1. Susan, thanks for your comment. No, I didn't find it moving either. But I think I can appreciate what JCE was trying to do with it.

      And as for Mousson... I'm a fan too!

  2. My reaction to Jour d'Hermes has been similar to yours, Persolaise. Technically impressive on the light 'n' luminous front, but the overall effect reminds me of an mixed bouquet with a distractingly large sprig of green tomato stem in it. I have tried it a few times now, and cannot get past this impression. Oh well...revenons au Jardin sur le Nil.

    1. Axum, I think I know what you mean by tomato stem. I get more of that sort of effect in Mousson... but yes, the fibrous, 'green wood' vibe is definitely here too.

  3. My experience was rather different.

    Where you felt it thin I thought refreshingly sparse.

    For vegetal mess read mind tingling floral puzzle.

    A distant cousin twice removed of Arpege, Dioressence and Private Collection.

    Agree this isn't new territory. Ellena's been walking this line since way back when. Remember Sisley's Eau de Campagne - well the tomato's still with him from then.

    1. Perfumed Dandy, thanks for stopping by. I'm glad you enjoyed the perfume. I didn't really see it as a mess at all; it#s too 'clean' for that. I just wonder if it isn't too wan and insignificant.

  4. Persolaise, I was very perplexed too by the glowing reviews for this one, from bloggers I respect. But the difference from what I smelled and what I imagined it to be, well that was just too big to be ignored.I called this perfume politically correct elegance.It's clean and completely boring, devoid of any intimacy or humanity. This thing doesn't breath. It's dead.It's technically very well done, after all we're talking about JCE,but that's about it for me. It's a pass.

    1. Ana, thanks for your comment. In the interests of fairness, I should say that I know a few people who do genuinely enjoy wearing it. But they're obviously experiencing it in quite a different way from me.

  5. Sorry, I'm late to the party here, but I thought I'd throw in a few comments from someone who loves this fragrance. I pretty much agree with your comments about its will-o-th-wisp nature and that curious celery note, I guess the difference is that all the things which make you ambivalent about it, make me love it.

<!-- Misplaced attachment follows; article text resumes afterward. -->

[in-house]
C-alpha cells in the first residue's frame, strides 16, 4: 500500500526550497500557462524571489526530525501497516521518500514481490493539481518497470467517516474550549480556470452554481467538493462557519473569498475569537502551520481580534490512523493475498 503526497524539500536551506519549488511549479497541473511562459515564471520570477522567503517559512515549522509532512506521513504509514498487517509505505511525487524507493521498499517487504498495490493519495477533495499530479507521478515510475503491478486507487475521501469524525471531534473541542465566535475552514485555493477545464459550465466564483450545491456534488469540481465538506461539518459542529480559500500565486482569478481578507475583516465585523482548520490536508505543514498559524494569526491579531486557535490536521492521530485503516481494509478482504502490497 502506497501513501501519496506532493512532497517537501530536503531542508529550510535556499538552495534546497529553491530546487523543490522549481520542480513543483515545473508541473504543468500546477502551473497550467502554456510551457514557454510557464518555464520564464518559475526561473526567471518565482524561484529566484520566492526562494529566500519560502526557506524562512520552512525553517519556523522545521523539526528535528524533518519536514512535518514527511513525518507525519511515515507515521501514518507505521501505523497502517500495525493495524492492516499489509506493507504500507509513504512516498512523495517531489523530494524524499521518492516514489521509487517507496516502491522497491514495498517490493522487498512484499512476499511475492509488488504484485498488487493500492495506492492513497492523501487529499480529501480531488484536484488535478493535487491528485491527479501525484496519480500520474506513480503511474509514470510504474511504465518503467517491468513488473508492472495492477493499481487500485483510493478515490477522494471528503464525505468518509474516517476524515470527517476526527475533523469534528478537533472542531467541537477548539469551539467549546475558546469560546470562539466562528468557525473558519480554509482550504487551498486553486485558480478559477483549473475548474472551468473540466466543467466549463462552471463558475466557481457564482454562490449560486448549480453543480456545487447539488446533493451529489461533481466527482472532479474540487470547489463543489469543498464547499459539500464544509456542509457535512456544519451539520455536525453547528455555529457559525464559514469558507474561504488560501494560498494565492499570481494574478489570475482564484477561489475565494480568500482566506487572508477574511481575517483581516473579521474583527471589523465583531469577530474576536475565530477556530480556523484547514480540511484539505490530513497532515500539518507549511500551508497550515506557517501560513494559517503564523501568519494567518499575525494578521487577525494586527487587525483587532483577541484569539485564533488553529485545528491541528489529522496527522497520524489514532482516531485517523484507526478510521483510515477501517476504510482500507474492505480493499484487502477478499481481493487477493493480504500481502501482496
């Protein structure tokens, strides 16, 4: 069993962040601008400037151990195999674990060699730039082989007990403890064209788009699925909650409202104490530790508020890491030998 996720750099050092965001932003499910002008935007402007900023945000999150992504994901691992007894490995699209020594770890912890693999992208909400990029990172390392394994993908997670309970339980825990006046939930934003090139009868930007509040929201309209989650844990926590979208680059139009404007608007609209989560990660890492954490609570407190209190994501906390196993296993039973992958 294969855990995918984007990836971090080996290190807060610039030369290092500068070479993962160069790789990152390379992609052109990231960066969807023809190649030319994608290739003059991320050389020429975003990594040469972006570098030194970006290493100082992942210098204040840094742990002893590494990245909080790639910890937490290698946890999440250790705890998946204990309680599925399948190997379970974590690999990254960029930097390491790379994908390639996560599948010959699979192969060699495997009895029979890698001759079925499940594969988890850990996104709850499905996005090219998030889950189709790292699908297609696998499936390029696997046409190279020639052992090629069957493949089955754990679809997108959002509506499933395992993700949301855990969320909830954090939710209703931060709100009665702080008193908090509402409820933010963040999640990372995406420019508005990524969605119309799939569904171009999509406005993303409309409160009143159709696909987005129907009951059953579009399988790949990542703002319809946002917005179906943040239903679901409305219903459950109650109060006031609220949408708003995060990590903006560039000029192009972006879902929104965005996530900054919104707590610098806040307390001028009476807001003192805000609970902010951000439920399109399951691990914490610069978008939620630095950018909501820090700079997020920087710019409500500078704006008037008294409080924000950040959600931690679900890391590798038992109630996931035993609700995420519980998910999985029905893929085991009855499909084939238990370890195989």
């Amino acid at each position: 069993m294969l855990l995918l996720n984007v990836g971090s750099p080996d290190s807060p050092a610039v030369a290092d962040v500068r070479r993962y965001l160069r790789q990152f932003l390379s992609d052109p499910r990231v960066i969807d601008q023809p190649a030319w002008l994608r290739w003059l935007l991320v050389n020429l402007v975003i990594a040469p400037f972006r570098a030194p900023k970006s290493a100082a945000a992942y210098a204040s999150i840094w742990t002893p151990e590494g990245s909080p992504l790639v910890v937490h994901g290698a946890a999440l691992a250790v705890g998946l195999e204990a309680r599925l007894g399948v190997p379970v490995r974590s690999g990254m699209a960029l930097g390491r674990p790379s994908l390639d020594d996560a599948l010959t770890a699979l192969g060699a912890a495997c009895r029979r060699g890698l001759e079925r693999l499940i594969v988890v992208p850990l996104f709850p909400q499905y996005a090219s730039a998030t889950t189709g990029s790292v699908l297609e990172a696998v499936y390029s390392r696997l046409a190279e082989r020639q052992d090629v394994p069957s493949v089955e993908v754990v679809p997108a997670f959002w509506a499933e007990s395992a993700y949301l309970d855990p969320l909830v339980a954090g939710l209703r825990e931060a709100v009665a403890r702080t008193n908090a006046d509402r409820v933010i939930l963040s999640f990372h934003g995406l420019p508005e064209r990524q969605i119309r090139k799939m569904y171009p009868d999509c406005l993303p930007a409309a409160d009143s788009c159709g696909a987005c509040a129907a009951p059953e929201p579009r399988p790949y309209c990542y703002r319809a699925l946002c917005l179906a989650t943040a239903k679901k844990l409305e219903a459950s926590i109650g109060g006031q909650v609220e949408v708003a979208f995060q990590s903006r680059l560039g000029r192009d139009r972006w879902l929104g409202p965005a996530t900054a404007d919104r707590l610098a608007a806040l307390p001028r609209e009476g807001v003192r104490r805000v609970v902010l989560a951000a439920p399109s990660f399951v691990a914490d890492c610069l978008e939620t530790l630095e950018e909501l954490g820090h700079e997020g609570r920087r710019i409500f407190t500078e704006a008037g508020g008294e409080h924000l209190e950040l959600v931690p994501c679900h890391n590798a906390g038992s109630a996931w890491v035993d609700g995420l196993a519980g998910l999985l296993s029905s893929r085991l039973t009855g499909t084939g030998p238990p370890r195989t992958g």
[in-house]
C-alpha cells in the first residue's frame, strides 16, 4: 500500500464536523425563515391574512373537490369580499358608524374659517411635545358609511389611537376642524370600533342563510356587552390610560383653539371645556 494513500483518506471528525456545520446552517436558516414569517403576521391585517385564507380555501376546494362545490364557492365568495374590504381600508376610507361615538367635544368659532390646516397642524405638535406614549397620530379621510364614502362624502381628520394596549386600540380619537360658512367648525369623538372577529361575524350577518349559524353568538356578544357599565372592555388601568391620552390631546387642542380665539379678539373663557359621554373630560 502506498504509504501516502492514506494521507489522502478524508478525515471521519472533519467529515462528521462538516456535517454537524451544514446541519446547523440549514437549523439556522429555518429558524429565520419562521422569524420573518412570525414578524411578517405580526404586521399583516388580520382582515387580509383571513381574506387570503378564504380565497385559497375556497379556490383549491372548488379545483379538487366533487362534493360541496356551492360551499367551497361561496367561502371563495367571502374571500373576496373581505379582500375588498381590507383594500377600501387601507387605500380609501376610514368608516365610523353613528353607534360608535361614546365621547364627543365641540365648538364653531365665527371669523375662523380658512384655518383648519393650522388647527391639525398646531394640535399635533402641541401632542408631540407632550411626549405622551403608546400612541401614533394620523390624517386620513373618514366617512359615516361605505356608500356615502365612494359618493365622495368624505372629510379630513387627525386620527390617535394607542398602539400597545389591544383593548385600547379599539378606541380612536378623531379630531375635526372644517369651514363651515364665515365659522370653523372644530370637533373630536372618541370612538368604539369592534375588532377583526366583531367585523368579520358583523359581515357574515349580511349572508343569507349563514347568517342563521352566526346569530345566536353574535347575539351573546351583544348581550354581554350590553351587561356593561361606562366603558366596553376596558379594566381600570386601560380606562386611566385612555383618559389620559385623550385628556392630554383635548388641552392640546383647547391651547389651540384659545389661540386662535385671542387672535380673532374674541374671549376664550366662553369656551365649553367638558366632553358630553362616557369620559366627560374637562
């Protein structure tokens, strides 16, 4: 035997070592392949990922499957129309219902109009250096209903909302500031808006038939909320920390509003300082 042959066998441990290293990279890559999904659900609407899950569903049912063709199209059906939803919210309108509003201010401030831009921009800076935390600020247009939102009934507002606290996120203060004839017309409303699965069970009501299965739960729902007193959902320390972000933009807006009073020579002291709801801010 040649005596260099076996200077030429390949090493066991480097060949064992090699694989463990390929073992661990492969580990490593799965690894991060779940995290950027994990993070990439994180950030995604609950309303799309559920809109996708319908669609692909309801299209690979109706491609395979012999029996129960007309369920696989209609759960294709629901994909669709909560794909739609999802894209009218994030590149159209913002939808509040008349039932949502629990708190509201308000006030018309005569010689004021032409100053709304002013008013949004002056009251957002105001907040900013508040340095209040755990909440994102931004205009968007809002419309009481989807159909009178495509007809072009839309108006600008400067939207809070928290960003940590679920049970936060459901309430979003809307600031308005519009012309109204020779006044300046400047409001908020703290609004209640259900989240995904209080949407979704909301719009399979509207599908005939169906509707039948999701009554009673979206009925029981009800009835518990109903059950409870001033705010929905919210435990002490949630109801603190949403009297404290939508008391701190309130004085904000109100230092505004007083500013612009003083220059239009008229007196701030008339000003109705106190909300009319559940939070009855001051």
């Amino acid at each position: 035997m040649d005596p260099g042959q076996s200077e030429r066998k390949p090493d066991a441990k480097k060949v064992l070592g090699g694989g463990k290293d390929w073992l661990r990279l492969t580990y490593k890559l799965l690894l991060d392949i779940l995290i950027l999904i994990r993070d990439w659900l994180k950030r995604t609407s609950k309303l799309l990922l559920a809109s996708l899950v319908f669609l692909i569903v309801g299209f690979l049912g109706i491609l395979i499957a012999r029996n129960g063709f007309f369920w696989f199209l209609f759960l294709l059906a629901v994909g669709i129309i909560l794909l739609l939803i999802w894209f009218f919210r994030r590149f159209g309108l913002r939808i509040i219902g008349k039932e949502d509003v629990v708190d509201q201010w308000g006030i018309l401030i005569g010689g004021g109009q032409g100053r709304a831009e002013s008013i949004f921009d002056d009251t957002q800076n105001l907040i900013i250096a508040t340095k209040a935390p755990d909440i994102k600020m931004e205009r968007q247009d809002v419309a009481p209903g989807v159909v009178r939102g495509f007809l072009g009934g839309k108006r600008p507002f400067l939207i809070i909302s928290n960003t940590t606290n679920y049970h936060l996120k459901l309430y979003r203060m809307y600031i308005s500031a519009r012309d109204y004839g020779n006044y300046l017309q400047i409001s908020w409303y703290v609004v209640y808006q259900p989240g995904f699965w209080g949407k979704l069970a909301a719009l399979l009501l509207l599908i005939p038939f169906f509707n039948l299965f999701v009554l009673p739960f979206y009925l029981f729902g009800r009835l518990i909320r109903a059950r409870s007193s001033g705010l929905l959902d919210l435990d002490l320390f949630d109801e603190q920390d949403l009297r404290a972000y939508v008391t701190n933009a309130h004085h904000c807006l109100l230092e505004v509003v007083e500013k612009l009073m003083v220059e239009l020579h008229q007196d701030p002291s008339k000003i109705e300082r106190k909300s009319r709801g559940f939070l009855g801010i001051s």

I suppose it could be described as the dreaded fruity-floral, with its grapefruit/mango opening. But it's so well balanced (not too sweet, not too green, not too gourmand, not too shouty floral) that it just seems to hum peacefully from the skin like a cat smiling in the sunshine. Its non-specific nature doesn't send me frustrated chasing for notes, it just causes me to grin with pure abstract pleasure. The idea of having to 'make a statement' just seems unimportant. Perhaps it's a zen-fruity-floral?

    When I first smelled it, I thought of things like J'adore and maybe beyond paradise, but since comparing them directly, Jour is missing the laundry musk fabric-softnener cheapness of both those (thankyou JCE for using quality musks!), and the slightly pissy harsh opening of Beyond Paradise. What you refer to as thinness I think is more akin to looking into crystal clear mediterranean water - limpid, calm and complex in its simplicity.

    I love the first hour most of all, then as the citrus/fruit recedes, the white rubbery/milky note I associate with tuberose comes through more strongly. And I agree, the bottle is gorgeous - especially the enamelled lid. I think the beautiful hermes jardin bottles are marred by the horrible plastic caps.

    1. Sebastian, thanks for taking the time to leave such a detailed and beautifully-written comment.

      I'm so pleased that JCE's latest has generated this debate. It goes to show that his work hits people on lots of different levels. I'm particularly glad that you mentioned Beyond Paradise, as this was a scent which often popped into my mind whilst I was testing Jour. I kept wondering if the latter is the Hermes version of BP!

      I've put Jour to one side now and I shall return to it in a few months. There have been several occasions when the passage of time has caused me to re-assess my views on a JCE composition. Let's see if the same happens with this one.

  6. I'm getting a lychee note that kills the fragrance to me. What is that exactly anyway? Jour lacks the magnitude of an Hermès classic.

    Also Hermès was always about contrasts, now they all smell the same from the colognes to the Hermessences. A big thumbs down!

    1. CdP, I'm sorry it's taken me a while to reply to your comment; for some reasons, it's kept slipping beneath my radar.

      You get lychee; someone else I know gets shoe polish! At the moment, I share your disappointment with Jour, but it often takes me a while to come around to JCE creations, so I'm going to reserve final judgement for just a few more weeks :-)